AN INVITATION TO THE COUNTRY.
The winter all surly is flown,
The frost, and the ice, and the snow:
The violets already have blown,
Already the daffodils glow.
The forests and copses around,
Their foilage begin to display;
The copses and forests resound
With the music and disport of May.
E'er Phoebus has gladded the plains,
E'er? the mountains are tip'd with his gold.
The sky larks shrill matin proclaims,
A songster, harmonius as bold.
The Linnet, and Thrush, thro the day,
Join notes with the soft cooing dove;
Not a bush, but can witness a lay;
Or the softer endearments of Love.
At eve, when the shadows prevail;
And night throws her mantle around;
The nightingale warbles her tale
And harmony dwells in the sound.
The grasshopper chirps at our feet,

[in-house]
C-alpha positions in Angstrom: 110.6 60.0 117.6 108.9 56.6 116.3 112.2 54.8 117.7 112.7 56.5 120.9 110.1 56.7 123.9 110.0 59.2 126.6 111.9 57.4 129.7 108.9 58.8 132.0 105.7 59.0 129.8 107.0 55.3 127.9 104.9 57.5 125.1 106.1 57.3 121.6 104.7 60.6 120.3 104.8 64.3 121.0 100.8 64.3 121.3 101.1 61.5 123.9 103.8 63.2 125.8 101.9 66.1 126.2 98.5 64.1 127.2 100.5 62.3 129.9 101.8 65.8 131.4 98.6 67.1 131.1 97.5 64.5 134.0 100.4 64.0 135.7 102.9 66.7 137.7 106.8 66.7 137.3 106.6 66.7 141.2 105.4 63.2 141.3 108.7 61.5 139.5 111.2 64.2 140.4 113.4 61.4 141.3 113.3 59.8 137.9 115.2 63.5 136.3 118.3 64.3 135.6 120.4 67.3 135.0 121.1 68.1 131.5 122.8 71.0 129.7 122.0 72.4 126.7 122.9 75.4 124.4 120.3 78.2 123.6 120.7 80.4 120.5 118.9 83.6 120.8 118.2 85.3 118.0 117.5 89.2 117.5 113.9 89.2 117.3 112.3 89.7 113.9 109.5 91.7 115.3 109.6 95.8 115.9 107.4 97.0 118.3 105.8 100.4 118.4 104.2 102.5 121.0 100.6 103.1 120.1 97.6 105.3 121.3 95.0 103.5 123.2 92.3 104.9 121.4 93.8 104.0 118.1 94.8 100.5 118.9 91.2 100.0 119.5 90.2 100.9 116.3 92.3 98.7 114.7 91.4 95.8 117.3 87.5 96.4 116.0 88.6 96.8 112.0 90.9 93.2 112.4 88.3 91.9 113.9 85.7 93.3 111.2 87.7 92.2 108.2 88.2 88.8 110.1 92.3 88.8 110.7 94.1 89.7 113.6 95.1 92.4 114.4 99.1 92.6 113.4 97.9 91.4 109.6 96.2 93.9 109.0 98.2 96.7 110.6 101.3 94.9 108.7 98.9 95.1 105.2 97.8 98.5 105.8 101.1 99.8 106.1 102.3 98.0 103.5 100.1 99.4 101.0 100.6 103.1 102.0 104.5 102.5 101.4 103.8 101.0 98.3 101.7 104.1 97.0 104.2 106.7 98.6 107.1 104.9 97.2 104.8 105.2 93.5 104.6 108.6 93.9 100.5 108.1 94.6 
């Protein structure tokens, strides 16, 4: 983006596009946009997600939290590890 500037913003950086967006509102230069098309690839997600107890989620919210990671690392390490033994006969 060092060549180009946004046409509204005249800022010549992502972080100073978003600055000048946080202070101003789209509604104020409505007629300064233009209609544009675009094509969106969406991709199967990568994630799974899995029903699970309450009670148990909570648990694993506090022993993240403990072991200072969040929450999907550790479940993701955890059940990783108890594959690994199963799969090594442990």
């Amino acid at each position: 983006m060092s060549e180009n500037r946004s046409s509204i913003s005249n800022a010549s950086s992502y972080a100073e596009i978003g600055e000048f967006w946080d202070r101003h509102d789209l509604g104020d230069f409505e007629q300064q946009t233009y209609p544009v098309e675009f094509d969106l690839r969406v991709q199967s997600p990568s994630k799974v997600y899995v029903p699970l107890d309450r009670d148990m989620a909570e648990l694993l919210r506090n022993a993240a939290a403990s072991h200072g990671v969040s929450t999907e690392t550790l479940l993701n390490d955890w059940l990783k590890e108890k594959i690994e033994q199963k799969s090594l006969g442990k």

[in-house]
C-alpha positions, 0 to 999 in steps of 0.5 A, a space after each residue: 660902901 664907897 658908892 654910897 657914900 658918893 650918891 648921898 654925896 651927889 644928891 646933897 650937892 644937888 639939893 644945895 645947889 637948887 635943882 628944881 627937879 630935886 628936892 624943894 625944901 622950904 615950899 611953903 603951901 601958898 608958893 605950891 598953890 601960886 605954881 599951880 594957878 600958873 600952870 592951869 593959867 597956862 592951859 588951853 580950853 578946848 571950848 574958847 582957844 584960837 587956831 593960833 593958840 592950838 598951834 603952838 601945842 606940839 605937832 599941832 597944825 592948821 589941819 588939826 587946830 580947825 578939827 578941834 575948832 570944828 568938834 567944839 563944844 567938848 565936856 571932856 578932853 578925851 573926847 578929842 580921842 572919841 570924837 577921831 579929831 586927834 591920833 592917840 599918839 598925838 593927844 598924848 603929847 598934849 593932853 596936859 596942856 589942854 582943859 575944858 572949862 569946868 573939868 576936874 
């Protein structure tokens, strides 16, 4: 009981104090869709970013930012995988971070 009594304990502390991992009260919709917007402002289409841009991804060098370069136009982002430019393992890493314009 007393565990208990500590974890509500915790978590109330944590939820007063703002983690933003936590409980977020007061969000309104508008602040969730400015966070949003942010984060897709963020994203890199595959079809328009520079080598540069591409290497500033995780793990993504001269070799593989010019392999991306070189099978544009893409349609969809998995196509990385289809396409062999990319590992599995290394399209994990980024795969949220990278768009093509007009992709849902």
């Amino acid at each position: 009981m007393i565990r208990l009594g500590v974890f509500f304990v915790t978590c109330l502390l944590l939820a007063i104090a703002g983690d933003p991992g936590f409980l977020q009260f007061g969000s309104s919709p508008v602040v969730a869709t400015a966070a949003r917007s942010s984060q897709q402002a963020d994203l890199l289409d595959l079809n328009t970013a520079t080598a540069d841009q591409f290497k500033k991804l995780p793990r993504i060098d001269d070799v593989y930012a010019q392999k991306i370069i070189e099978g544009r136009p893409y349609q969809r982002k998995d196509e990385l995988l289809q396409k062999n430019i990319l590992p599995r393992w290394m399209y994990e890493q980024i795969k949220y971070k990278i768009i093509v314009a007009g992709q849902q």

The butterfly wings it along,
The season of love will compleat
What they want in the raptures of song.
Not an insect that flits o'er the lawn
But gambols in pleasure and play,
Rejoicing the winter is gone,
And hailing the pleasanter May.
Let us join in their revels my dear!
To innocent joy give a loose!
No surfeits or harm can we fear
The pleasures we cannot abuse.
What is all the gay town can bestow?
That all its inhabitants share?
But trifles and glitter and show,
That cloy and displease as they glare.
These snares may entangle the weak;
But never the rational soul;
The flimsy enchantments will break
Where reason can ever control.
By the side of a murmuring stream,
Where willows the margin imbrown;
We'll wander, unheeded, unseen,
Nor envy the taste of the town.
In scenes, where confusion and noise
And riots loud voice is unknown;
We'll humbly participate joys,
That ever from greatness have flown.
Let avarice smile o'er its gain,
Ambition exult at its height,
Dissipation unloose every rein,
In pursuit of forbidden delight.
We'll cling to our cottage, my love,
There a meeting with bliss we ensure.
The Seraphs who carol above
Must smile on enjoyments so pure.